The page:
14. PattyZ

    PattyZ

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    Revit has been much slower in Parallels than in Bootcamp. Just upgraded to 16 GB on the MAC, specifically for the purpose of allocating more than 4 GB to the VM.
     
    Last edited: Nov 11, 2011
  15. makeev

    makeev

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    I installed a 16 GB system memory to allocate for the Windows 7 8GB, but I can not do it. Now I have less than 500MB of free memory in the Windows, and I have not run a browser! Why can not allocate more than 4GB? Why then in the settings to show such a possibility?
     
  16. Specimen

    Specimen Product Expert

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    Is the Windows version 64bit?

    (Only 64bit Windows can use more than 4 GB RAM)
     
  17. makeev

    makeev

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  18. Specimen

    Specimen Product Expert

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    I'm glad you put a picture that shows the memory usage on your machine, Active and Wired memory are currently occupying about 10 GB and Inactive 4 GB, also, the yellow warning box shows the Parallels Machine is not stopped, is probably running or suspended, you can only change this setting in a properly shut down VM.

    So, close some programs (close Chrome), open the Terminal.app and type 'purge' (without quotes) press enter, this will purge inactive memory, make sure you get more than 8 GB of Free Memory (in Activity Monitor, the green slice).
    Now start Parallels, make sure the VM is not suspended, shut it down if necessary, you can only alter the RAM assigned to the VM once you don't see the yellow warning box on top.
     
    Last edited: Jun 14, 2012
  19. Teddy J

    Teddy J Bit Poster

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    Posted this question to apple.stackexchange.com

    If you use your machine as a real-world tool, living under x86 limitations seems to be an artificial limitation. Other virtualization products don't even consider putting such a limitation (i.e. VMware with vSphere, Fusion, etc.) because there shouldn't be such a limitation unless a) Parallels is trying to protect users from themselves or b) there's a limitation with Parallels product itself. The former is silly (and "experts say so" is not a valid justification) and the latter would be surprising/disappointing.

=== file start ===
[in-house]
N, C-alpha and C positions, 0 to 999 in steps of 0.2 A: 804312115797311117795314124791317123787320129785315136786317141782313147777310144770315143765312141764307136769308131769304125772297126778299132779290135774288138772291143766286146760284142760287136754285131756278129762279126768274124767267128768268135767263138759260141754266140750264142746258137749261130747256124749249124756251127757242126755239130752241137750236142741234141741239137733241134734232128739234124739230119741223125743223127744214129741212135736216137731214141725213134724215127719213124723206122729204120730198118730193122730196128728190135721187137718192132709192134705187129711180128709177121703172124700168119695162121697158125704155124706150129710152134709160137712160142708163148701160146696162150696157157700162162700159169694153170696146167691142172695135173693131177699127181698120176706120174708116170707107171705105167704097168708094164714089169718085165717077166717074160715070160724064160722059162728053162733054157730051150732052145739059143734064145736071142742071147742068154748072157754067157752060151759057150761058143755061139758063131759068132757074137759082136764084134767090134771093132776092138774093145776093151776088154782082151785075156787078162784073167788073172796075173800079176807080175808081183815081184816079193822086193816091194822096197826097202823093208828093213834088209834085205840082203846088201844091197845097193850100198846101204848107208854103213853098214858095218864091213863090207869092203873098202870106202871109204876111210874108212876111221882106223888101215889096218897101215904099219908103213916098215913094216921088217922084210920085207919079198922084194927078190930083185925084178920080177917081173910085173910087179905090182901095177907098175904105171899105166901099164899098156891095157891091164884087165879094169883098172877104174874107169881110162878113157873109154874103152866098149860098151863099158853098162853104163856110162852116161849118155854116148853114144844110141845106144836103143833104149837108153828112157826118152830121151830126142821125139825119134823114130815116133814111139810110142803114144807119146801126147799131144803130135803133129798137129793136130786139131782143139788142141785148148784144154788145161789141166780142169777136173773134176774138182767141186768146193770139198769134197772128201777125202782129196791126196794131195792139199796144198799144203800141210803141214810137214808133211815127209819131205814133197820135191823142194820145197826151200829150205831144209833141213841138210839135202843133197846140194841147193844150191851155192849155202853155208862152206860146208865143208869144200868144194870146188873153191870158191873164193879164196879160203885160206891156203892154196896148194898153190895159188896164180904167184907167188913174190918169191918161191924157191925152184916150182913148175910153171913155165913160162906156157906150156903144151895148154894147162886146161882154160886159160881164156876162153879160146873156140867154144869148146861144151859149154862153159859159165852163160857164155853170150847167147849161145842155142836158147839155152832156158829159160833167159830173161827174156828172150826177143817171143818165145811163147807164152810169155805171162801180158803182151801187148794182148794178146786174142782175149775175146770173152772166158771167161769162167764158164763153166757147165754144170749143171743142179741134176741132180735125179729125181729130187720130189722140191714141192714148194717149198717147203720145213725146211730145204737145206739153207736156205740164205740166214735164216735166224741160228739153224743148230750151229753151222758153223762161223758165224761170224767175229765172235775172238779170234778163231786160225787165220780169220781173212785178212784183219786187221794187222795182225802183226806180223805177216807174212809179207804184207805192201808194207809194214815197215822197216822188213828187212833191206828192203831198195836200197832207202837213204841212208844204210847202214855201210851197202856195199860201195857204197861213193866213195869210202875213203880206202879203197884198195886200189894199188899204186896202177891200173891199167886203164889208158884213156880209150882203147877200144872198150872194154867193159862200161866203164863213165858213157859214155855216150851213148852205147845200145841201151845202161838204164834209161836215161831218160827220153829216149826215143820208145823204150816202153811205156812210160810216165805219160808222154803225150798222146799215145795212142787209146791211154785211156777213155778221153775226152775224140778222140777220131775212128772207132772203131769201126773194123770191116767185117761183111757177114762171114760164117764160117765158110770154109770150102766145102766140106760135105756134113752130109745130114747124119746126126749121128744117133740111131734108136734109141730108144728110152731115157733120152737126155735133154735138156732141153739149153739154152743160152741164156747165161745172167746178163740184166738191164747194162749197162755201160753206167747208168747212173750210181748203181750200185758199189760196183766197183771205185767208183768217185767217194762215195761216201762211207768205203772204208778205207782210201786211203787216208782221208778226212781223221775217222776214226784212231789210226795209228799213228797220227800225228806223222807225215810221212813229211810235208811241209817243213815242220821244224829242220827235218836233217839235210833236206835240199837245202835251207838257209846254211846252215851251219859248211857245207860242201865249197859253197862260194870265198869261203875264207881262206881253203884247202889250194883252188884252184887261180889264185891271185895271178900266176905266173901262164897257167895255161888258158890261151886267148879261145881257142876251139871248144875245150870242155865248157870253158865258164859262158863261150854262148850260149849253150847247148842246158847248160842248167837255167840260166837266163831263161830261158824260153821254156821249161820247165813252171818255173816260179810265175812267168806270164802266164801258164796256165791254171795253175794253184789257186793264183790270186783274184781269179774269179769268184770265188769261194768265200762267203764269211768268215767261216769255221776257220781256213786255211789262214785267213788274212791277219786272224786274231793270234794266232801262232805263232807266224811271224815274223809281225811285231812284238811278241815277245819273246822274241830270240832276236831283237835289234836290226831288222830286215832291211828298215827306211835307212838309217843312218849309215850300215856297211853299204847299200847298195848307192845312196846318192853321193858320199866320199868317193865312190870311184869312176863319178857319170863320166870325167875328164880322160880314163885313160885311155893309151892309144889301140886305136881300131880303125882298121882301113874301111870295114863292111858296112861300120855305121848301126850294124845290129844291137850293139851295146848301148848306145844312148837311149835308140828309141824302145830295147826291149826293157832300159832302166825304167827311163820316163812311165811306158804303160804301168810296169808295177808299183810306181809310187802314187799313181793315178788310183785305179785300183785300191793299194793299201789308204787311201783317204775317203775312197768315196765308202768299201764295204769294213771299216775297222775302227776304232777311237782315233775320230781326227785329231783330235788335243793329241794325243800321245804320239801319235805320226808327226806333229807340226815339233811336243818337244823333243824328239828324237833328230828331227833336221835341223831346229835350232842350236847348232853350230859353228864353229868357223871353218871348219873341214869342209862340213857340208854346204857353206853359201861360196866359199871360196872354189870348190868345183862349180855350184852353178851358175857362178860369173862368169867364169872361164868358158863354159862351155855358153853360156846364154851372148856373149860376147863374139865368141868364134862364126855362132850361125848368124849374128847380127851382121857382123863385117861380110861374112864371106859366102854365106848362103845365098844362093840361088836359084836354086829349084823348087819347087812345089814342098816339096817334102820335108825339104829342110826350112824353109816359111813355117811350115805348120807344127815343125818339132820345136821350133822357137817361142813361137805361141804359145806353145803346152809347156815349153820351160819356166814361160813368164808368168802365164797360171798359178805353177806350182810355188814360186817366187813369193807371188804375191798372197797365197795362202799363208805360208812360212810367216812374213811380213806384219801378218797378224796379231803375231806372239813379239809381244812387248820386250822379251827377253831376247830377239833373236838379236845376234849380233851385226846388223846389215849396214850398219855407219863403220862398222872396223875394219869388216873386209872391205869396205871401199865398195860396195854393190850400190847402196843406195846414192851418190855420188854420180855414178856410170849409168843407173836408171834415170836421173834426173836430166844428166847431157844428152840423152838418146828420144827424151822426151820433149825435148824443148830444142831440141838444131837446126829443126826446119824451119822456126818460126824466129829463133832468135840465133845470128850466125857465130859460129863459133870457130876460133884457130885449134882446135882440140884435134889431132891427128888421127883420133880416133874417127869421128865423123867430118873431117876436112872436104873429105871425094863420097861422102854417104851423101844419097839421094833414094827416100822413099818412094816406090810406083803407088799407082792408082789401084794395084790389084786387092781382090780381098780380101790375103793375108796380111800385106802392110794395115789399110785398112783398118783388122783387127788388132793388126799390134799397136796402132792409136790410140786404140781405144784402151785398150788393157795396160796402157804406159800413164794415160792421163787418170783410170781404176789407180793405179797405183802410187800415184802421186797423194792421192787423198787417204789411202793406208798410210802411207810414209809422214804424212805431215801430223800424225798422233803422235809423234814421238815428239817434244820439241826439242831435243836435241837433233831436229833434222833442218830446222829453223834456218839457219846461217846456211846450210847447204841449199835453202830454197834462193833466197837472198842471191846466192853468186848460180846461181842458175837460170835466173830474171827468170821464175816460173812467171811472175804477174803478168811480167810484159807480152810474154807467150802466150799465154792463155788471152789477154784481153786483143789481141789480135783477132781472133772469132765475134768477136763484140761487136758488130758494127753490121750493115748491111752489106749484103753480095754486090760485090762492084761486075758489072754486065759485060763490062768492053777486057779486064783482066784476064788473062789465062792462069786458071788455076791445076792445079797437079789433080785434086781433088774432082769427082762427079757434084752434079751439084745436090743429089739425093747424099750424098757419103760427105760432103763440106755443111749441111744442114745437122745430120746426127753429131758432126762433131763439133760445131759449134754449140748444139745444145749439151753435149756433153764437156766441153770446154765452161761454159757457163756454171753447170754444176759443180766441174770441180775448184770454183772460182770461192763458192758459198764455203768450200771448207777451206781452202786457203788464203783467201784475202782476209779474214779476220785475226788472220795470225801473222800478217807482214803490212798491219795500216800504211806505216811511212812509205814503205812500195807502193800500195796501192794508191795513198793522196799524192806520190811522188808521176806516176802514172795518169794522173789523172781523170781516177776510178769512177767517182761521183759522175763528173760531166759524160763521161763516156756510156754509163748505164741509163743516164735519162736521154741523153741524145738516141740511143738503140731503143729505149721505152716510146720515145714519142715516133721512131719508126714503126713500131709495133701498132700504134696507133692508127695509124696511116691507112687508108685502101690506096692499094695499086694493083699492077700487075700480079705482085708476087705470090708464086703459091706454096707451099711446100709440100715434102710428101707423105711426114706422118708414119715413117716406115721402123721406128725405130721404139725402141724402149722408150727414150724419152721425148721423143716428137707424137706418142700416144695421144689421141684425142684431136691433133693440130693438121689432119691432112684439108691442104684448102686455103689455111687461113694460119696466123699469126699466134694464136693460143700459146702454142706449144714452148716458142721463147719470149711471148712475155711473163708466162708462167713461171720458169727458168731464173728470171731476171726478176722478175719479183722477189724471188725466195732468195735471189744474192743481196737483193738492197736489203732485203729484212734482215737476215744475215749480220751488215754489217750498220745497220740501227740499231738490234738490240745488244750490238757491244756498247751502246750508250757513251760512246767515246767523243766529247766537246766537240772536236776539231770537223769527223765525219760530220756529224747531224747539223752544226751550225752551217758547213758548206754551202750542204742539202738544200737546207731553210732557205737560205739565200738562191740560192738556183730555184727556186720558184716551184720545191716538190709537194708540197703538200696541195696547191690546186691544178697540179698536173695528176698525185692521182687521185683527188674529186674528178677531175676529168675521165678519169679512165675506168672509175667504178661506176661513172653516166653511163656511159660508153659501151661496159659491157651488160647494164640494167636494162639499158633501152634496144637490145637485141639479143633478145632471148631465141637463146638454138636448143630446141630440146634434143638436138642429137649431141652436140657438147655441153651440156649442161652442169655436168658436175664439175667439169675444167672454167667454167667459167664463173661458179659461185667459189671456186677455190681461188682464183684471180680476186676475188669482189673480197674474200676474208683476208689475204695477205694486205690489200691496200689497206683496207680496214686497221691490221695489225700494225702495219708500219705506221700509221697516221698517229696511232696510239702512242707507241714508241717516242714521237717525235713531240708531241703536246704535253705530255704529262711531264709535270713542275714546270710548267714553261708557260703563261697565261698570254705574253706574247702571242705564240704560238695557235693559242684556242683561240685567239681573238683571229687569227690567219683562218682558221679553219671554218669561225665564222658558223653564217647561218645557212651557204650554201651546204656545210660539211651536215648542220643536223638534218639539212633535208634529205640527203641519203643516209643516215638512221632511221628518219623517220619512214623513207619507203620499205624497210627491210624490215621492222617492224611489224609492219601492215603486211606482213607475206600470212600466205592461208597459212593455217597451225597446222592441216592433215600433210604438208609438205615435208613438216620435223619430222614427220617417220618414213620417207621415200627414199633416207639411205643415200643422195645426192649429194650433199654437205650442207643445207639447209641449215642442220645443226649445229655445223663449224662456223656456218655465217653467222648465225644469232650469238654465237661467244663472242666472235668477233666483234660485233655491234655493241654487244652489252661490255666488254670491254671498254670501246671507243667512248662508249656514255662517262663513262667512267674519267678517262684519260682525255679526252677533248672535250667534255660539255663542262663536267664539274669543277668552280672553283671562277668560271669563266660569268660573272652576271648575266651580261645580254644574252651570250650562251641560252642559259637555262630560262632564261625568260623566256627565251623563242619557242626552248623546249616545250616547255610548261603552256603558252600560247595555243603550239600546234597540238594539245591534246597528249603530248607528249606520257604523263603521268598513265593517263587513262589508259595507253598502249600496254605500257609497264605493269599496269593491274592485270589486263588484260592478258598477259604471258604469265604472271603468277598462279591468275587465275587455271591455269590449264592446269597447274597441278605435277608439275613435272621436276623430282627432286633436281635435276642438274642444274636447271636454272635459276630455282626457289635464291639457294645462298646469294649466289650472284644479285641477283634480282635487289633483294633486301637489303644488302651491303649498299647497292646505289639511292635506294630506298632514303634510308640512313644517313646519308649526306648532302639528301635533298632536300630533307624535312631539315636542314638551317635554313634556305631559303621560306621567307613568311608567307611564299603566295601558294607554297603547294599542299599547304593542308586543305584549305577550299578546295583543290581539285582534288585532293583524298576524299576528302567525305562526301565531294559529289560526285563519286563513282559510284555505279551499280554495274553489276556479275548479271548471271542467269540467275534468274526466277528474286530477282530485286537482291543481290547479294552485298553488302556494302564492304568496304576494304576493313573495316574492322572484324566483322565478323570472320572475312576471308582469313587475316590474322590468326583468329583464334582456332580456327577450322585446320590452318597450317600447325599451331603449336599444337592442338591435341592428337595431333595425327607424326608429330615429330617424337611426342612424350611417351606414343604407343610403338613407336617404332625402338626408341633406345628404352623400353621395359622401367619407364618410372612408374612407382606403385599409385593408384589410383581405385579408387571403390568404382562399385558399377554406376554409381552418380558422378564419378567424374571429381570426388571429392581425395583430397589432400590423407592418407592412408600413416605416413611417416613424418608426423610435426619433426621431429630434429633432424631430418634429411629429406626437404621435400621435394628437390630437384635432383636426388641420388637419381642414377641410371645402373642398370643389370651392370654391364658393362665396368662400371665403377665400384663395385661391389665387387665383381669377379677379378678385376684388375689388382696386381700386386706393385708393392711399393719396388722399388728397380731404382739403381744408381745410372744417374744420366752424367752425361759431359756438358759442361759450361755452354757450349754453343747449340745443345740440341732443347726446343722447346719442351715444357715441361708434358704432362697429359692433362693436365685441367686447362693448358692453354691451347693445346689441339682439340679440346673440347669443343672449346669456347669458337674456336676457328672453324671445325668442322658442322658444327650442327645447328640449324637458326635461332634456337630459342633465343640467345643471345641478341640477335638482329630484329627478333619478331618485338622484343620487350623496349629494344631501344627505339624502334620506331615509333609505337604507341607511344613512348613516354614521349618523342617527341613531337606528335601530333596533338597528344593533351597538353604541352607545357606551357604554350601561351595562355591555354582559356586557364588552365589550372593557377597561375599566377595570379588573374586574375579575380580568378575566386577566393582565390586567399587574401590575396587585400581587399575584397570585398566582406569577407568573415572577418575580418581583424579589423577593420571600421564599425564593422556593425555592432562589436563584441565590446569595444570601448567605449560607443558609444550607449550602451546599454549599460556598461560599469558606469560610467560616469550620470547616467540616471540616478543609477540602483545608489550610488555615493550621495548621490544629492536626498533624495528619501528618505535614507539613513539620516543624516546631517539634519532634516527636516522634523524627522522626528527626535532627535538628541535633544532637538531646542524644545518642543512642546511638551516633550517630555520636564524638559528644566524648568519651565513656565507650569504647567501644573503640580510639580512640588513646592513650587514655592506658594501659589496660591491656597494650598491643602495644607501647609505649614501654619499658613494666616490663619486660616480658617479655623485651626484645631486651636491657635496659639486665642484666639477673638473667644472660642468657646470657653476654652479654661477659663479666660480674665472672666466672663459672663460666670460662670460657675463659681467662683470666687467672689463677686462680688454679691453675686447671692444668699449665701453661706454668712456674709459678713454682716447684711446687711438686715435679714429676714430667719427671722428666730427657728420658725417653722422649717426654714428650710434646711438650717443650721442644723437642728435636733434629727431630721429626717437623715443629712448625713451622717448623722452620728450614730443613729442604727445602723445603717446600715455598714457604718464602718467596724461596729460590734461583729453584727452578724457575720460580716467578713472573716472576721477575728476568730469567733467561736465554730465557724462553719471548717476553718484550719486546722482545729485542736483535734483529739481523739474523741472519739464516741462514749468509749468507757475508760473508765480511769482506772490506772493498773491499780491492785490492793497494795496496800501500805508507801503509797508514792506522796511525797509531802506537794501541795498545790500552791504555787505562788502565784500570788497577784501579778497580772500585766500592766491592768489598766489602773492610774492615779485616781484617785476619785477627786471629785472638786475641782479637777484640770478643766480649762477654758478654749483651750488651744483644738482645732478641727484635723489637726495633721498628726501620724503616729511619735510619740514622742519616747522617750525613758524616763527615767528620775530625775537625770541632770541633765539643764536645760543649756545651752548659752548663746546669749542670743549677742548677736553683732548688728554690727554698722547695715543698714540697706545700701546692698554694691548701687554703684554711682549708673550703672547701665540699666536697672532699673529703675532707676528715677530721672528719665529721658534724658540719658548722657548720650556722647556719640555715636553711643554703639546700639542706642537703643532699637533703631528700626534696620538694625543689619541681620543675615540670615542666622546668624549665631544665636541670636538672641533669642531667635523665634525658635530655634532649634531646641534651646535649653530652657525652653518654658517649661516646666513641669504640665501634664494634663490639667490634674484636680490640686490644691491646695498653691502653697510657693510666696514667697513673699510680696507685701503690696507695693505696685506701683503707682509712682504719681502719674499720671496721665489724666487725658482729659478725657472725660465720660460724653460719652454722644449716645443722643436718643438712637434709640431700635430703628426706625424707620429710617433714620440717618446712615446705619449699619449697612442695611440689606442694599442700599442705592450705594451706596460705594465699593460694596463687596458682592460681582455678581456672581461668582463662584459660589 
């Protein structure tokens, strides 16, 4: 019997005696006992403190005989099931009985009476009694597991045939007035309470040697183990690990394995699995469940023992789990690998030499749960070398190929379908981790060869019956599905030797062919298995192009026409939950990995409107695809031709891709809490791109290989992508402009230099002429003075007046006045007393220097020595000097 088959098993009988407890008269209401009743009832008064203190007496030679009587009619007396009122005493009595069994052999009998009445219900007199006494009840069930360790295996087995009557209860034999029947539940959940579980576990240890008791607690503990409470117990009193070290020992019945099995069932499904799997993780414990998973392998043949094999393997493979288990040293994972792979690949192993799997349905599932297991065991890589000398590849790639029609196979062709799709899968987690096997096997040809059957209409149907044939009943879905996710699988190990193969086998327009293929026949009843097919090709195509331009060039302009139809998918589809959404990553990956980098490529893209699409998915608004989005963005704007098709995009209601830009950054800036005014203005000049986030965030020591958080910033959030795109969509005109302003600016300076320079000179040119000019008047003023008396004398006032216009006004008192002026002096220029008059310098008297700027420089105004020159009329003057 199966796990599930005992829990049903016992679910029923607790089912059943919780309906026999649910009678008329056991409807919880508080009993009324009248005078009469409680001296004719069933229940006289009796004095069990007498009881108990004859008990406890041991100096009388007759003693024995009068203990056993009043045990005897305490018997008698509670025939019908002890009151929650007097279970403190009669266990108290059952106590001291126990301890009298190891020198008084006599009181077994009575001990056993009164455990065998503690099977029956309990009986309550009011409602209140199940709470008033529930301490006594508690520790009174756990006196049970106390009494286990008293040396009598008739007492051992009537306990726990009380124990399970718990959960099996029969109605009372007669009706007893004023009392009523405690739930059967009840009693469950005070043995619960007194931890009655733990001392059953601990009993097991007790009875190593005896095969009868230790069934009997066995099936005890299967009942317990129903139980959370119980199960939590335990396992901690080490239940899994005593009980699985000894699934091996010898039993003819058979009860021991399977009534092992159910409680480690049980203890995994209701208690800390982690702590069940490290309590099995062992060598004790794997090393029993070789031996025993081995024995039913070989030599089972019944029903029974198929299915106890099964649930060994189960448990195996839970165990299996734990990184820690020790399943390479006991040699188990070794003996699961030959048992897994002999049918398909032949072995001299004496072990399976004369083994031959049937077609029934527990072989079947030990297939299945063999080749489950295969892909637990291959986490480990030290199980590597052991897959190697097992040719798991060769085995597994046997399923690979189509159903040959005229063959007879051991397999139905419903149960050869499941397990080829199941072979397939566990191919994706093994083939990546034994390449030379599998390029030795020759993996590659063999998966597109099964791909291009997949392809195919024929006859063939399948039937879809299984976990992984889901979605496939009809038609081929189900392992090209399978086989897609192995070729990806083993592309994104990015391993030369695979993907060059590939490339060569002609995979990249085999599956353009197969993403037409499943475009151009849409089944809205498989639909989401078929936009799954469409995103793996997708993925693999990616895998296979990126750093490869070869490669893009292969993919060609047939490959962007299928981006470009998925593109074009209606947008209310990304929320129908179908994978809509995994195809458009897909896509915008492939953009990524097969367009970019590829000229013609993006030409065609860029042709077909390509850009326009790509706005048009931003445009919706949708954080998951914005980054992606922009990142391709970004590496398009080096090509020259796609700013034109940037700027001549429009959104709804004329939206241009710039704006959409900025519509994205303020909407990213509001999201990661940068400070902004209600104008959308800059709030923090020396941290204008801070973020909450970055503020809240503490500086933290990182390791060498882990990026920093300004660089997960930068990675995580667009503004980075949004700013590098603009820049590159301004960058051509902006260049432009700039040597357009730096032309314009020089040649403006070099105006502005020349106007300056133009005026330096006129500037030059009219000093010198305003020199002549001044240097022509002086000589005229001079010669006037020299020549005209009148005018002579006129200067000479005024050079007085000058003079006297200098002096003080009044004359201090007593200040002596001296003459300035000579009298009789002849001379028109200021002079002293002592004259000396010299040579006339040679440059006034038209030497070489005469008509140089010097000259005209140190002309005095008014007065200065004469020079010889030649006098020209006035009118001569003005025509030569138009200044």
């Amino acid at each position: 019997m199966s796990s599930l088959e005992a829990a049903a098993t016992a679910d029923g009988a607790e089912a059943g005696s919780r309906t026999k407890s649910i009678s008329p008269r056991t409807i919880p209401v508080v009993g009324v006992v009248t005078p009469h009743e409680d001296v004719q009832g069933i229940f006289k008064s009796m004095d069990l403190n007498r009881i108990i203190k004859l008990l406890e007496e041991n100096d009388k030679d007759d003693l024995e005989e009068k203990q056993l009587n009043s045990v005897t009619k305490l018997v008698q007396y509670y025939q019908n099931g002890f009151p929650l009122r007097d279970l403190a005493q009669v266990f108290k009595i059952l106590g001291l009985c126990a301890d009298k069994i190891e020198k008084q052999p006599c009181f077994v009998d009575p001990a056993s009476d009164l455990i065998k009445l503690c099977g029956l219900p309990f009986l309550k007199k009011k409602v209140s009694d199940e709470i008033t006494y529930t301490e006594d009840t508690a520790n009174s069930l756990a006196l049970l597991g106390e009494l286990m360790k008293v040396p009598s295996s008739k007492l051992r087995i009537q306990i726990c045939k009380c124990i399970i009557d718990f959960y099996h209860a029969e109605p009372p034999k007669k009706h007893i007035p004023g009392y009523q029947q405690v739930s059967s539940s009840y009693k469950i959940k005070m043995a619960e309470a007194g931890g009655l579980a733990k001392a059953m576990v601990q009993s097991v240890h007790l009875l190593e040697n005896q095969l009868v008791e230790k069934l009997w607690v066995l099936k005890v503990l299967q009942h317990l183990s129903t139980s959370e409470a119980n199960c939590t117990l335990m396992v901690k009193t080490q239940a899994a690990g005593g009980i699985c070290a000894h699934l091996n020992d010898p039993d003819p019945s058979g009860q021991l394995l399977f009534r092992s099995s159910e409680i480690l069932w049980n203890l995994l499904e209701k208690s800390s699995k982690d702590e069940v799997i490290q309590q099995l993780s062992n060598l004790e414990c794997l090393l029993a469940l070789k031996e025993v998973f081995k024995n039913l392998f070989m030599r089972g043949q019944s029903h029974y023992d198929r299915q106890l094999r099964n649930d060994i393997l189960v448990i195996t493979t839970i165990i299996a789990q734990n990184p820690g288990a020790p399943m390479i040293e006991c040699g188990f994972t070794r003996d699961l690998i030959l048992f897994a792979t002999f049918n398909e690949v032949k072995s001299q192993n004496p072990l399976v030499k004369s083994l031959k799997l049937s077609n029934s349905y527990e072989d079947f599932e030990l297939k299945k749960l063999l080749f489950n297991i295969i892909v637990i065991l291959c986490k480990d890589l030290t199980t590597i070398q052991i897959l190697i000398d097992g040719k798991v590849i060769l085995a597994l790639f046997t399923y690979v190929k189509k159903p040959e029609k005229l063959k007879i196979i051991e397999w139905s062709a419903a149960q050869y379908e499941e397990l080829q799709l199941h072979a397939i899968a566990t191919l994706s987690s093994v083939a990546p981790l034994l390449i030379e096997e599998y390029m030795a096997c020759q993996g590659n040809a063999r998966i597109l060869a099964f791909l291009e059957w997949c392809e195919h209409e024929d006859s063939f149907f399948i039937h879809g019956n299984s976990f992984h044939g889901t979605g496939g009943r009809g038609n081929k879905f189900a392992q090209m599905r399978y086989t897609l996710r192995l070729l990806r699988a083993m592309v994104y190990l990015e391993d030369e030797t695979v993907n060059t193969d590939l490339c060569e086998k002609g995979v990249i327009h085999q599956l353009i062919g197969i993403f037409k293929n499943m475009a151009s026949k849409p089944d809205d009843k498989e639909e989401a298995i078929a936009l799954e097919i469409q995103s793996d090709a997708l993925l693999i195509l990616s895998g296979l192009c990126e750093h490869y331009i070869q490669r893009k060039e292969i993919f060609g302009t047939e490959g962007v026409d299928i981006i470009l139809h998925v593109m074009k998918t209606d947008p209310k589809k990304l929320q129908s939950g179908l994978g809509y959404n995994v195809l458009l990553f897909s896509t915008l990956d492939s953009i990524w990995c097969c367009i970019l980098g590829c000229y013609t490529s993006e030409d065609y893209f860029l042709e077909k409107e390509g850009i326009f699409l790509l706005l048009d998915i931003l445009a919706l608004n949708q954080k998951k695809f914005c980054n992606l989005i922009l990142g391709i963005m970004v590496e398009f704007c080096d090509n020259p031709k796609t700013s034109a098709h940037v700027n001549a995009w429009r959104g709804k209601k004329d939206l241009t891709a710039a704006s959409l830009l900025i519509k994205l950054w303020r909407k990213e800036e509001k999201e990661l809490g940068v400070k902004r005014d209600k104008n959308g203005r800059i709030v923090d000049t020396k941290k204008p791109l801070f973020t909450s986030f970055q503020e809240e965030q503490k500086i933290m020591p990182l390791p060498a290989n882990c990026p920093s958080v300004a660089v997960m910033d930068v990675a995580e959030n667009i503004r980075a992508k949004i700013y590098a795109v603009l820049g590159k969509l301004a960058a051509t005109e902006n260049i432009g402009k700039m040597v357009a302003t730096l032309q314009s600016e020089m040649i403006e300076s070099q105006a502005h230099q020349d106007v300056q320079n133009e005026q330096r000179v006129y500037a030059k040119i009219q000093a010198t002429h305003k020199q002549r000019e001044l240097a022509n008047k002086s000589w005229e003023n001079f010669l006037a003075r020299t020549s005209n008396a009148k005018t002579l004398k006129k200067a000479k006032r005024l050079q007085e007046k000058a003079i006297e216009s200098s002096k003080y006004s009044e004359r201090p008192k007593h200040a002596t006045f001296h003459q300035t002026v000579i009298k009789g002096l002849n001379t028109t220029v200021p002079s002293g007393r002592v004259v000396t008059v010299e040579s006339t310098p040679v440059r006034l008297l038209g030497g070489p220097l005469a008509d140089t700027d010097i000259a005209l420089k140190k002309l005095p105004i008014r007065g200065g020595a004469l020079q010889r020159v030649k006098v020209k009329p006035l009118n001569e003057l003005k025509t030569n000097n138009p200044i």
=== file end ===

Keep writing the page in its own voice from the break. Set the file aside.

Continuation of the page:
I switched to running a MacBook as my daily machine because I could run all environments great on one machine (Windows, Linux, and Mac OS X as the host) with some great hardware. Bootcamp is not an option for me because I switch back and forth throughout the day. I ended up going with Parallels because the resume from suspend times were significantly better than Fusion's (hadn't tried VirtualBox because of some limitations in some areas that I couldn't work with). There are shortcomings in each package and I work around those in Parallels (flakey rendering at times with Windows 8, especially with Office 2013; flakey rendering on connected displays if using "Retina display" settings; no quick keyboard shortcuts to suspend/resume machines...as far as I can tell; no quick keyboard access to machine configuration settings; etc.), but this particular issue seems to be so unnecessary. I have yet to have found a straight answer from Parallels for what seems to be an arbitrary/out-of-date restriction (how many users really run x86 that much anymore?).

    Posted this request to http://apple.stackexchange.com/ques...s-parallels-8-recommend-max-4-gb-ram-for-a-vm
     
  20. MehdiES

    MehdiES

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    The really weird warning messages that Parallels Desktop displays when trying to allocate more than 4GB to a VM and the even weirder and non-sensical "advice" from Parallels Desktop support hint at a design flaw in Parallels Desktop. It's looking like they made a poor architectural decision early on that's now coming back to bite them hard. I'd love to see the code involved in this - it must be one beautiful mess.

    I wish Parallels Desktop would at least let us know what "performance issues" we can expect when using more than 4GB.

    For what it's worth, I'm currently using a Windows 8 VM in Parallels Desktop 8 with 6GB of RAM allocated to it without any issues. I'm using it as a my main dev machine with Visual Studio 2012, SQL Server 2012, IIS Express, SQL Compare and NHibernate Profiler. The host machine is a 15'' Macbook Pro with Retina Display with 16GB of RAM.
    It works like a charm and is ridiculously fast. Haven't noticed any performance issues in either Windows or OS X.

    But then this machine is so freakishly fast to start with that there could performance issues that I'm simply not noticing because it's still an order of magnitude faster than my previous machine.